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Self-reconfiguration of a robotic workcell for the recycling of electronic waste

Periodic Reporting for period 2 - ReconCycle (Self-reconfiguration of a robotic workcell for the recycling of electronic waste)

Período documentado: 2021-04-01 hasta 2022-09-30

Currently electro-recycling is still mostly performed following the crude “crush-and-separate” method, where devices are crushed and split into tiny particles, which are then physio-chemically separated into reusable components. Many times, this requires manual work to remove dangerous components or to disassemble sub-parts that cannot go into the crusher. Recycling companies are here faced with tons of material that arrive in different states of damage. The manual pre-processing of this kind constitutes a major (cost-)effort. An inappropriate “alternative” for this is currently still to ship waste to developing countries and abuse their cheap labour to address these problems (or let the waste just be dumped there). Clearly, there is a very strong incentive to improve on this and this way increase profitability, efficiency, and positive environmental impact of recycling and, thus, even partial automation of some of these steps can make a big difference.

One specificity of electronic recycling is that usually many different models of the same type but in vastly different conditions need to be disassembled. Thus, in this domain we have to deal with large batches of the same type of device, which limits variability at least to some degree, but we are at the same time confronted with many different models within any given device-type and the fact that they are in vastly different conditions, which requires a flexible robotic system that adapts to these circumstances. As a consequence, electronic waste recycling offers an ideal test-bed for self-reconfiguration of robotic cells as the complexity of the required changes within a given device-type is not too high.

The aim of the project is to introduce self-reconfigurable hardware and software for disassembly of electronic devices. A two-step procedure is foreseen:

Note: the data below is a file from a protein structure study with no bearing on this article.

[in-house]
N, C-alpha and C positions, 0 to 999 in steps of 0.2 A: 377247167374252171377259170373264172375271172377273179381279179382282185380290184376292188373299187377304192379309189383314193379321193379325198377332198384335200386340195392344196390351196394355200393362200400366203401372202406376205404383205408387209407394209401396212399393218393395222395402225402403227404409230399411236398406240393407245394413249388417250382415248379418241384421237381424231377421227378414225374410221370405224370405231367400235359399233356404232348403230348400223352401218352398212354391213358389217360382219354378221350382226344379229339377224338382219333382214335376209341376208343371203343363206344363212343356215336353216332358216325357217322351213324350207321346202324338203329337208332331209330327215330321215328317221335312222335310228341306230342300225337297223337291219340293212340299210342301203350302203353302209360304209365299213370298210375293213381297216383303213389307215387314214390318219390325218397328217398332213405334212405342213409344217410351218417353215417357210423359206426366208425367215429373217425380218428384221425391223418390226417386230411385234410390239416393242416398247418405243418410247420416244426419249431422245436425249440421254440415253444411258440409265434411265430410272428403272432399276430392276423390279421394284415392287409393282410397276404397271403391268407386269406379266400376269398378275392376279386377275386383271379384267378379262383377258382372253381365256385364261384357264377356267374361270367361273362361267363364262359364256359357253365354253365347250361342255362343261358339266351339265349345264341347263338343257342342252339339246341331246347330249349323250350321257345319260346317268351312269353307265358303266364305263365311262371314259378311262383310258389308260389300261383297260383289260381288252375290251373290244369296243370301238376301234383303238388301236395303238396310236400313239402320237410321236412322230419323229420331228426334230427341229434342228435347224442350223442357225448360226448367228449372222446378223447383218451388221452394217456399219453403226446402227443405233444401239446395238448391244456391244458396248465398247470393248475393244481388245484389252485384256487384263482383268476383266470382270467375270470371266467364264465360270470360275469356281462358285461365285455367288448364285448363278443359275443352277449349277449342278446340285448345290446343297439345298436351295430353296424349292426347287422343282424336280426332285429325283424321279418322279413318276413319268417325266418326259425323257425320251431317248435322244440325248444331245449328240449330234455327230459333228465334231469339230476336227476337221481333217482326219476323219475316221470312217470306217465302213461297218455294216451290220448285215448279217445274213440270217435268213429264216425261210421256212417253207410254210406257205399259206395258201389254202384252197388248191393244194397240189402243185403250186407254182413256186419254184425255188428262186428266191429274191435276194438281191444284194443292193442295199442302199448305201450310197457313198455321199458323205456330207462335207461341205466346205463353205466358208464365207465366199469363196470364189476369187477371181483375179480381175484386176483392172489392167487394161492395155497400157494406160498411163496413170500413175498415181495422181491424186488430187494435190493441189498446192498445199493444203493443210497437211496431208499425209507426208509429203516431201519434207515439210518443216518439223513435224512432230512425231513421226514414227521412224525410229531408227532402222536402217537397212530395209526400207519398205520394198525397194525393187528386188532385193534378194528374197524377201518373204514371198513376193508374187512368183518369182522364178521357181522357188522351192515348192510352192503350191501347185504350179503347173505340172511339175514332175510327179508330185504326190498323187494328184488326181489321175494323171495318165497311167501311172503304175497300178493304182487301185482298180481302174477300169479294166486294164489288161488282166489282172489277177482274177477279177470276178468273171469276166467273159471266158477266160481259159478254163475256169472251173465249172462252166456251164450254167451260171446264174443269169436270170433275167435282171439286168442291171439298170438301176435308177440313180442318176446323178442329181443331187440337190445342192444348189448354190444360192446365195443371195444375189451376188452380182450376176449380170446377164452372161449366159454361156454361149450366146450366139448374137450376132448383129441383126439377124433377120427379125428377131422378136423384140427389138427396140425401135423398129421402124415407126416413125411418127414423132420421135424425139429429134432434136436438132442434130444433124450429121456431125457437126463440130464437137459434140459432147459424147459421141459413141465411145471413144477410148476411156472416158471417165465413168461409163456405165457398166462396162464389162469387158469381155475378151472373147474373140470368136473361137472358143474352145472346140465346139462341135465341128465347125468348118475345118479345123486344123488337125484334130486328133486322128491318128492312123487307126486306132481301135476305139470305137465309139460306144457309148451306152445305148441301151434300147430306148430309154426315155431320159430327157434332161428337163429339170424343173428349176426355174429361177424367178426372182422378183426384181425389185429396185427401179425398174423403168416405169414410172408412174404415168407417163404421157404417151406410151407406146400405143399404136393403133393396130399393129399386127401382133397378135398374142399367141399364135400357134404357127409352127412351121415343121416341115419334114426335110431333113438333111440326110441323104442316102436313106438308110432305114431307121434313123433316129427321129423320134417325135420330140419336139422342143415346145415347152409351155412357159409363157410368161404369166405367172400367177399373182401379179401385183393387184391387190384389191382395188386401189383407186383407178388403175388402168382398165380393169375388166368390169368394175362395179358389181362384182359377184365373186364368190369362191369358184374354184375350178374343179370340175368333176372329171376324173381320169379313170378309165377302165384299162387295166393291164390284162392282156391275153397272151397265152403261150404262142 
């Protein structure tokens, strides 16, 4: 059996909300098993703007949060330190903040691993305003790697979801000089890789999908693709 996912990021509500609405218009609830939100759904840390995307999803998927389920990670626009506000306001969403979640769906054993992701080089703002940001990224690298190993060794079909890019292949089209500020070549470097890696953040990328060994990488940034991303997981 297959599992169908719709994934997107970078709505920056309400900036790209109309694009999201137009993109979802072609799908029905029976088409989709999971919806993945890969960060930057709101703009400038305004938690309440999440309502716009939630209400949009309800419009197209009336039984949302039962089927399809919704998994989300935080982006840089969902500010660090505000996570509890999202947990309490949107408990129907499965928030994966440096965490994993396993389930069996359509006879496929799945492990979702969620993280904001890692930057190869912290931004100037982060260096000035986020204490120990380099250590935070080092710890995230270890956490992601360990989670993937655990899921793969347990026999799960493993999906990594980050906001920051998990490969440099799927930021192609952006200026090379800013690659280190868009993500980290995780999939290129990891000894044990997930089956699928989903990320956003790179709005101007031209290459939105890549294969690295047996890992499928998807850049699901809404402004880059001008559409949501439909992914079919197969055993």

a) When changing from one device-type to another, the reconfiguration shall be performed in an interactive mode, where the application-engineer will be able to provide his/her input.
b) When changing from one device-model to another within a given device-type, the cell shall perform re-configuration (predominantly) on its own through a combination of sensorimotor learning approaches and other AI techniques.
The challenge of this is to provide methodologies for re-design of the recycling cell and approaches for fast re-programming, re-use and adaptation of manipulation actions for disassembly with soft robots and grippers.
The current focus of the project is to implement reconfiguration and adaptation procedures to move away from the initial archetypical solution suitable for dismantling of a specific device model to a more general solution that can deal with multiple models of the same type, e.g. different models of heat cost allocators (HCAs). For this purpose we developed procedures to generate more general disassembly protocols that can map the current situation in the disassembly process, where information is primarily extracted by vision sensing, to the appropriate actions of the cell. To enable the dismantling of different devices of the same type, we also investigated new adaptation and reconfiguration procedures to compute the appropriate parameters for the desired disassembly actions and to appropriately change the design of the workcell when dismantling different HCA models.